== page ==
As co-founder of First Stop Portland, the organization responsible for telling the city’s sustainability story, and owner of a popular brunch spot in the so-hip-it-hurts Southeast PDX neighbourhood, Iannarone was a political neophyte. She jumped into the race, and with a firm grasp of progressive environmental, social and economic values — and a compellingly forthright approach on the stump — she finished in third place, with almost 12% of the vote. She also captured a lot of the general discontent about the city’s direction, eerily similar to conversations we’ve been having in Vancouver. And because of all this, Iannarone built a following.

Today, she’s an urban policy consultant, a doctoral candidate in urban studies and planning, a volunteer for numerous committees, community groups and NGOs, a prolific tweeter, and a sought-after talking head in Portland media on a variety of topics. Like freeway expansion (she’s against it), police violence (um, also against), the gentrification vs urban revitalization debate (conflicted), and improvements for cycling (strongly for).

Gord spoke to Iannarone at the end of her recent trip to Victoria and Vancouver. The conversation reinforced the separated-at-birth feels we have for our sister city…coffee and cycling and pinot (oh my). Furthermore, she insisted that, despite the snow, the planned Mobi bike tour of downtown and False Creek must go on. She brought her rain cape, after all. Makes us wonder if Portland electoral ballots haven’t seen the last of Iannarone, Sarah.

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In planning for growth, there’s at least one generally agreed-on idea that most cities are trying out: Densifying along the major streets.  The arterials, boulevards and avenues, the wider ones, where the streetcars went, where transit does now.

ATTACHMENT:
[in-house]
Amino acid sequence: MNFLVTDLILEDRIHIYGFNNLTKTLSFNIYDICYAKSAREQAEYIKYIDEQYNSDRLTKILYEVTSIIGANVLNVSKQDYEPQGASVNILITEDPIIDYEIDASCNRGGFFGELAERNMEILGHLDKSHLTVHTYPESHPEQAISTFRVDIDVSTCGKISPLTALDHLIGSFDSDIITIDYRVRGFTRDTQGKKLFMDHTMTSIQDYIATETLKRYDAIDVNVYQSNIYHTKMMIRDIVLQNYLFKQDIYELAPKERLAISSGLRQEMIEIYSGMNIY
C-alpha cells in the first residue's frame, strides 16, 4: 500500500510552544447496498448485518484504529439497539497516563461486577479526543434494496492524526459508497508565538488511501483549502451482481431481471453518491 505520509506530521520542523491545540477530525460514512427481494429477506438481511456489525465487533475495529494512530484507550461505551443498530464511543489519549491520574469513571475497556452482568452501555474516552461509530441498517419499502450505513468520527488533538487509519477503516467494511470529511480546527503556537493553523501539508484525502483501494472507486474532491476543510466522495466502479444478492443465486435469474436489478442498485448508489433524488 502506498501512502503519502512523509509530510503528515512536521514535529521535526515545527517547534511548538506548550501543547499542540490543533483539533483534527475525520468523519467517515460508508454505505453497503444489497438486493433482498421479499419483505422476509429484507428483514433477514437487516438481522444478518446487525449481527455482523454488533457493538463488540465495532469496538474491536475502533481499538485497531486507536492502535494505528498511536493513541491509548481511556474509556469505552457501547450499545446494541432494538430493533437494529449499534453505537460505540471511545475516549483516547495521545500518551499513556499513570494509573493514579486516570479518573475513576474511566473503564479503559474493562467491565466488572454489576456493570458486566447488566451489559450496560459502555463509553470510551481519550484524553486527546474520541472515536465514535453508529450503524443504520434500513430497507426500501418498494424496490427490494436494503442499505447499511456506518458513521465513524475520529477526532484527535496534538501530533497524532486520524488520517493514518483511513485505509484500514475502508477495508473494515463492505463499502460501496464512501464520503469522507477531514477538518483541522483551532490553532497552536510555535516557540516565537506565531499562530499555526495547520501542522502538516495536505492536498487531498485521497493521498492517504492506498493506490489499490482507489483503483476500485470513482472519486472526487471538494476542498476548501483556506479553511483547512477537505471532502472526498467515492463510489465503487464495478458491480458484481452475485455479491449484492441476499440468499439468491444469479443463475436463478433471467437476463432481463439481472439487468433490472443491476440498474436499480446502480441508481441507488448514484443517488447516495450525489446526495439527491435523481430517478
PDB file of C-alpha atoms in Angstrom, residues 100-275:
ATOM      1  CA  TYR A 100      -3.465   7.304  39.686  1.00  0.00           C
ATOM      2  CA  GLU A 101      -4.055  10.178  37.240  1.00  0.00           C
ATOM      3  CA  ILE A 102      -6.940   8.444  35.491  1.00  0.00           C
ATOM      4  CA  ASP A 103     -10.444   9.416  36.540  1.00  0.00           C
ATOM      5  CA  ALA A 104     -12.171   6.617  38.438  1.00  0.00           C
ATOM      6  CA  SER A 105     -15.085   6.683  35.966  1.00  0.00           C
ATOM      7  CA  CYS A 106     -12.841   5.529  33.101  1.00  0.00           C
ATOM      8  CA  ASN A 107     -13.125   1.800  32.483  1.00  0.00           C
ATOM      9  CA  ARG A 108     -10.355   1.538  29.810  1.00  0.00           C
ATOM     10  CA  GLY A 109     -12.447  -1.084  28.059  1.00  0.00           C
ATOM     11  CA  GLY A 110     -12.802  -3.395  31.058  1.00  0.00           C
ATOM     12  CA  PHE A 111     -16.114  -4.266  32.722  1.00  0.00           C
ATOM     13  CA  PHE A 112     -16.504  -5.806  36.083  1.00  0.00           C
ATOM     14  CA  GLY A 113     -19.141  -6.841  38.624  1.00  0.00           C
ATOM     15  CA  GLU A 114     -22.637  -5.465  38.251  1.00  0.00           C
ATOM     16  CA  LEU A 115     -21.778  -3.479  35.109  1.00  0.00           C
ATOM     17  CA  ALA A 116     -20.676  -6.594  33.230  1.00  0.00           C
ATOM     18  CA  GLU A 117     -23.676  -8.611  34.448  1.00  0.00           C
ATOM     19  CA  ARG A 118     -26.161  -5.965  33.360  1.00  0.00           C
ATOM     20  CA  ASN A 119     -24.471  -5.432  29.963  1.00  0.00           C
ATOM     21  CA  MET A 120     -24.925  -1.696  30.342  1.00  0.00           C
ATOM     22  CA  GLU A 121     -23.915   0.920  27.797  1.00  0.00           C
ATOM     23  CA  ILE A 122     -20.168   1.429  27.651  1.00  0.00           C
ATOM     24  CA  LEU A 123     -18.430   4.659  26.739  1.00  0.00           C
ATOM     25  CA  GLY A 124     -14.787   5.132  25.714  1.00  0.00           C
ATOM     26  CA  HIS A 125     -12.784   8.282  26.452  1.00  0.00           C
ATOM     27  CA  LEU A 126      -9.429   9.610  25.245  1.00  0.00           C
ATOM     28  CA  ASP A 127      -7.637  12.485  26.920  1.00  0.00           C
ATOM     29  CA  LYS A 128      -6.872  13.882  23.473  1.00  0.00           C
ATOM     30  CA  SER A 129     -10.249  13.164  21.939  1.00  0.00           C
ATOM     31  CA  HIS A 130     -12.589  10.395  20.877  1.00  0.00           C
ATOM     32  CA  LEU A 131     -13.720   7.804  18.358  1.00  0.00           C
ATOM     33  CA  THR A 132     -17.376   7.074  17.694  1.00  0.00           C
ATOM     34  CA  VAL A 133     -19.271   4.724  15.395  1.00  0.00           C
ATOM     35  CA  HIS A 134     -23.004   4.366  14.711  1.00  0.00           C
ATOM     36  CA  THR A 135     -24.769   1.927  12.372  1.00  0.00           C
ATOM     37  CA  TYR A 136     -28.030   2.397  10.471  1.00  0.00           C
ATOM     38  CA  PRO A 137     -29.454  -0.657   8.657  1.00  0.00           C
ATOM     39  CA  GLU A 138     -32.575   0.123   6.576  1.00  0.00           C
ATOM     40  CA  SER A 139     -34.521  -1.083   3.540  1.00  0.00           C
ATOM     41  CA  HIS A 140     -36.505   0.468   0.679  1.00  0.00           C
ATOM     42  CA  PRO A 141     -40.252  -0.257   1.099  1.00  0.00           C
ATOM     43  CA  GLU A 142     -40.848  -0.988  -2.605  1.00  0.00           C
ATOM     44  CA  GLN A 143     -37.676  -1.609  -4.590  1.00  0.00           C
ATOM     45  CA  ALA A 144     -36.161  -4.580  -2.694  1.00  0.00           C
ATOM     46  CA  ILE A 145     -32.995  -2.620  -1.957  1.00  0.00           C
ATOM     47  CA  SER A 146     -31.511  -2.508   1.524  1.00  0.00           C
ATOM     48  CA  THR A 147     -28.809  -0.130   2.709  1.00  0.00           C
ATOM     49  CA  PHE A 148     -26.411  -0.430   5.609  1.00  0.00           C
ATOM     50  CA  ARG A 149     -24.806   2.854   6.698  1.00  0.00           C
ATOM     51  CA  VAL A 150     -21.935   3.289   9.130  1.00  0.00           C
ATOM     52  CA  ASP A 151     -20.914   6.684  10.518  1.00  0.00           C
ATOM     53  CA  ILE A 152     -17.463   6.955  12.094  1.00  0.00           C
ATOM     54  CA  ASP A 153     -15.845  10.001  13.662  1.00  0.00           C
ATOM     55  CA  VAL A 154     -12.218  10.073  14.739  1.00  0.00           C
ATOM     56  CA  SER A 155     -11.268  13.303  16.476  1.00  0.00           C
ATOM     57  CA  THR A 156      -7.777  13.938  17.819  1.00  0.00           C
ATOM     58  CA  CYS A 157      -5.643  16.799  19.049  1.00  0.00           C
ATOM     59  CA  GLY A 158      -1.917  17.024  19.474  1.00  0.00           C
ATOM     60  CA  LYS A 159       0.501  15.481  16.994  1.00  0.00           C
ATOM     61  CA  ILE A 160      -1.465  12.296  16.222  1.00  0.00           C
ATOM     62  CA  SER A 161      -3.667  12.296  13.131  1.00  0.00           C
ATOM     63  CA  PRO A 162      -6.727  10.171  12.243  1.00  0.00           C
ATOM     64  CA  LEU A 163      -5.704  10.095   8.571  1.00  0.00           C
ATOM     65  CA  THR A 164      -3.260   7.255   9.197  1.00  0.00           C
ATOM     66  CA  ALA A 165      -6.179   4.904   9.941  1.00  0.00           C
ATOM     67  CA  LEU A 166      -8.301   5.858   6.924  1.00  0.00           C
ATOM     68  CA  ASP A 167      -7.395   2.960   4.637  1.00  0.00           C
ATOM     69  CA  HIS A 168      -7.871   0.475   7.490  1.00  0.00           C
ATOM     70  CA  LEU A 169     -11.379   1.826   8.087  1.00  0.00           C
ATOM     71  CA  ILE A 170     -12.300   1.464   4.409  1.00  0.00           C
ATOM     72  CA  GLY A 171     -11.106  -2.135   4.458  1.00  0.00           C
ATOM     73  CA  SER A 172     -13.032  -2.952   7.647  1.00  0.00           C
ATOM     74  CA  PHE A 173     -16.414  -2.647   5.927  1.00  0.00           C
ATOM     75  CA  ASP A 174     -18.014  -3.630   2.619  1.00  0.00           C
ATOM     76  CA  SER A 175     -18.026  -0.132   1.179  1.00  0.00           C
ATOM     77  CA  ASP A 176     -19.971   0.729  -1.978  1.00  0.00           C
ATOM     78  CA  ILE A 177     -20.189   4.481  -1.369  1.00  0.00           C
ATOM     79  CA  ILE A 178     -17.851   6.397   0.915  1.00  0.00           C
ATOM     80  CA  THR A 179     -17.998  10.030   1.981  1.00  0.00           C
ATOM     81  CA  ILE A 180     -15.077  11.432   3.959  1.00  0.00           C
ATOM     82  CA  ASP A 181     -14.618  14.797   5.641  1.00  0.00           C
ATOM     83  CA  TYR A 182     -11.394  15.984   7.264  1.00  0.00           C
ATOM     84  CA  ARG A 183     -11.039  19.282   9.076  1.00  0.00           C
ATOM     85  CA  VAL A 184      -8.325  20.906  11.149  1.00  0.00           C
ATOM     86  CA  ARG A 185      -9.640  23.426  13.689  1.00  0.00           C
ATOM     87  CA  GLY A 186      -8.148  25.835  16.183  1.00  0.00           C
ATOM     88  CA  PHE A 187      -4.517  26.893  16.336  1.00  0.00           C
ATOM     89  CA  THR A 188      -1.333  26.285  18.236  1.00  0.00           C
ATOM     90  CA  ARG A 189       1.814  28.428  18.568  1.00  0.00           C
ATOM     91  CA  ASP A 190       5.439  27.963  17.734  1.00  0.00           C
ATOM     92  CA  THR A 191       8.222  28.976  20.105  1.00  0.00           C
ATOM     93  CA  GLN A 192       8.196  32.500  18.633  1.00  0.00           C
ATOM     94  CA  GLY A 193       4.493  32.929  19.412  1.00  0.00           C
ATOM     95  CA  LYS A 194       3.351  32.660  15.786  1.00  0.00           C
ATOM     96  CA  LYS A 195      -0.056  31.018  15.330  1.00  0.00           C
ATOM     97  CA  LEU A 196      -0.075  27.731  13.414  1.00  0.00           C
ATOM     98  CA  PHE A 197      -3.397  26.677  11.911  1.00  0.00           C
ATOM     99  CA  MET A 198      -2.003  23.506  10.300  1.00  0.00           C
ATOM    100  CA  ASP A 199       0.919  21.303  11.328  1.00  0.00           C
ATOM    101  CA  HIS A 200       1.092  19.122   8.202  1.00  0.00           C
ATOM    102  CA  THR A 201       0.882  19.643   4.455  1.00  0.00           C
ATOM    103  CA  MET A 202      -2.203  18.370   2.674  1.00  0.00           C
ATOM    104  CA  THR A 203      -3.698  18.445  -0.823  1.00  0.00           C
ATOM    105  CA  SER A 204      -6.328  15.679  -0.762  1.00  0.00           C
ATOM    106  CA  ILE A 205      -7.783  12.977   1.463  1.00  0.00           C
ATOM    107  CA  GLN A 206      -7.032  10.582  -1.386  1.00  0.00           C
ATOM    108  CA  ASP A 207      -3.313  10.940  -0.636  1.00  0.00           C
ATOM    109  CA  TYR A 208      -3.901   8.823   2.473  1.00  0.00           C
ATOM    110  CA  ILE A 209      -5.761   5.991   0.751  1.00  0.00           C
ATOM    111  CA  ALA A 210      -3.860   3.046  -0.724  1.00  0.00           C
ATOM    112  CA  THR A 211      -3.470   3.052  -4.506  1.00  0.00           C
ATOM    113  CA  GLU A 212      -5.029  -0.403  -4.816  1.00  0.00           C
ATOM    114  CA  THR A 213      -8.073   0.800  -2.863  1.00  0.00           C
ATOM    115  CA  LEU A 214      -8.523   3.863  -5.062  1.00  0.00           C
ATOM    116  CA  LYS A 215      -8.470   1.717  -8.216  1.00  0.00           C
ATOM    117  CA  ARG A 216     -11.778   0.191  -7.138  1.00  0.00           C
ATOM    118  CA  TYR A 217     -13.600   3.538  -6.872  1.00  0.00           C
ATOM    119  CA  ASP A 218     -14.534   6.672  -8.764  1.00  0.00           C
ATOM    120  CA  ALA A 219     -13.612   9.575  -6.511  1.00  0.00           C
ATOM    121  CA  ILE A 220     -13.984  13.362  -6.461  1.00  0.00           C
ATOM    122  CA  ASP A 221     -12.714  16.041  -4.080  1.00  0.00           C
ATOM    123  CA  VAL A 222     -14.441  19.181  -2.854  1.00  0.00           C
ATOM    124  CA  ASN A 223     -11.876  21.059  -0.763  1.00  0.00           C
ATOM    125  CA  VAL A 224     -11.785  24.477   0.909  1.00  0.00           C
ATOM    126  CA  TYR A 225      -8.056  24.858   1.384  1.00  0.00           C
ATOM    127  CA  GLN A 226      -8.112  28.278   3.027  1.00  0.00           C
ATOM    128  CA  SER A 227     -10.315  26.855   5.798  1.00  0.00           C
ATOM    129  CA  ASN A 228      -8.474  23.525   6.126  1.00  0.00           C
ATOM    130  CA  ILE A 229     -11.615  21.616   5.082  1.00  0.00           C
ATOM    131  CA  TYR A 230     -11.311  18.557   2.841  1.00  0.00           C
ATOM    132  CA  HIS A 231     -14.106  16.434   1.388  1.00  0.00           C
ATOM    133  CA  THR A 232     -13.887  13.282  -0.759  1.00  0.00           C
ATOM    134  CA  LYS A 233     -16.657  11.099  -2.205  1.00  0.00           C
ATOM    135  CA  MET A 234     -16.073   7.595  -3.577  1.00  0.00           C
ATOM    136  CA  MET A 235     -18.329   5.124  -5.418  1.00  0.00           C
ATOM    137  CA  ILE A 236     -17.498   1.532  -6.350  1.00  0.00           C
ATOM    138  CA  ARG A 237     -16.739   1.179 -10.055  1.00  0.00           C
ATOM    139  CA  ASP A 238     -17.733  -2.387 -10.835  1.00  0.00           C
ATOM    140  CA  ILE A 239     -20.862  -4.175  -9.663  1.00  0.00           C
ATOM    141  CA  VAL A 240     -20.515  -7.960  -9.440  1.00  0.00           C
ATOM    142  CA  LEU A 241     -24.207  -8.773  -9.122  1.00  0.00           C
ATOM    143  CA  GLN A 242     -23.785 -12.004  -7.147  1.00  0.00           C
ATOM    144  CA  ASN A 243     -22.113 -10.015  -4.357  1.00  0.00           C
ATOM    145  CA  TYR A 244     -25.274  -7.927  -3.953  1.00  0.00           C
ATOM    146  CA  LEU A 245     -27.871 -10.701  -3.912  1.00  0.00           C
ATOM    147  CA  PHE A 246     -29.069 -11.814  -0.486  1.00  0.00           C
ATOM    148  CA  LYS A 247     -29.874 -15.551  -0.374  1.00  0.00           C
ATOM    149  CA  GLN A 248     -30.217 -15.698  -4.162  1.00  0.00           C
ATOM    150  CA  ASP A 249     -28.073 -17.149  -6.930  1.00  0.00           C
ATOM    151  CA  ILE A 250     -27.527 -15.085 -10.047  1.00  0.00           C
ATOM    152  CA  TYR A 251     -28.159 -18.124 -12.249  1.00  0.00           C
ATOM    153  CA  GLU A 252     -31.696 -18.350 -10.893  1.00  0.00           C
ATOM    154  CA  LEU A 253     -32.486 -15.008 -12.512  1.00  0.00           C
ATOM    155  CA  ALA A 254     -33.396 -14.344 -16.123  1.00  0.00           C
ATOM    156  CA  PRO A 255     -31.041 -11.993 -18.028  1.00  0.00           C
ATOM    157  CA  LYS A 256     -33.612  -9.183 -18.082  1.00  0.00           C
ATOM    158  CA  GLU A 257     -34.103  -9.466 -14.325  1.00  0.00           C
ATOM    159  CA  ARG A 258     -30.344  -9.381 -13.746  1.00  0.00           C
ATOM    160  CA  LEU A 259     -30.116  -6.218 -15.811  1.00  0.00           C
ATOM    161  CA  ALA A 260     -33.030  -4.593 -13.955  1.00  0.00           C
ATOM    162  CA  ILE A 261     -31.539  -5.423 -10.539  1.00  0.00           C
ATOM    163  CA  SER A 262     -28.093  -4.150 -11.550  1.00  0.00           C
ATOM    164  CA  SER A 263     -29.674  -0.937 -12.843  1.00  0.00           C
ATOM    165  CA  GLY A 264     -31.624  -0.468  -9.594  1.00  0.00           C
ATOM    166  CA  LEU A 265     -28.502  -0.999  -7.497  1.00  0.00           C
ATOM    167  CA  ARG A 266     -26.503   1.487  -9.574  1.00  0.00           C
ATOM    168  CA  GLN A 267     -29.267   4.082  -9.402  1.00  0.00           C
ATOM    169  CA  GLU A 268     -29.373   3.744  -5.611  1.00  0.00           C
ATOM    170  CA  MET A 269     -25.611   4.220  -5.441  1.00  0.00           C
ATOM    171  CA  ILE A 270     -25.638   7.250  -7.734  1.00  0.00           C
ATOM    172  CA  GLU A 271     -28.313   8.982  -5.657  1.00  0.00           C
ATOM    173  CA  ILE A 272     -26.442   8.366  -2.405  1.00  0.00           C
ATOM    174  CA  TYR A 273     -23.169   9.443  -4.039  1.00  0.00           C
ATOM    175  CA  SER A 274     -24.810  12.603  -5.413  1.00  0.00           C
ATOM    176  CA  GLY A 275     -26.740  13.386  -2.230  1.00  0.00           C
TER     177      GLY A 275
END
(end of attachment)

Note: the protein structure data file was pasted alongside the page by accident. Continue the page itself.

Portland has a lot of them, radiating out from the river and downtown.  Here’s one of those streets – Division.  As you’d expect, it bisects the 19th-century suburbs:

 

Once it was a streetcar route, with a mix of bungalow housing and one-or two-storey commercial frontage – surprisingly narrow for a major corridor of activity.  It went into decline as Motordom prevailed, and became heavily auto-oriented.  Division, it was said, was where you went to get your car repaired.

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For the first half of the 20th century, it was common to find small apartment buildings integrated into single-family neighbourhoods, usually a block or two off the streetcar line.  The Bowman blocks in the previous two posts are particularly well-done examples, but even in the 1920s, when the buildings were getting bigger and plainer, there was still use of quality materials and a sense of proportion; they occupied their sites in the same way.

But after the Depression and the War, the formula changed.  It had to.  City zoning bylaws required one key thing all the predecessors lacked.

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I was back in Portland a few weeks ago for my annual transportation-and-land-use lecture.  With a few spare hours I took the opportunity to rediscover a part of PDX’s heritage that should be more widely known – especially relevant for Vancouver in our search for new, denser, acceptable urban development in established neighbourhoods.

I was in search of the small of apartment buildings of Frederick Bowman.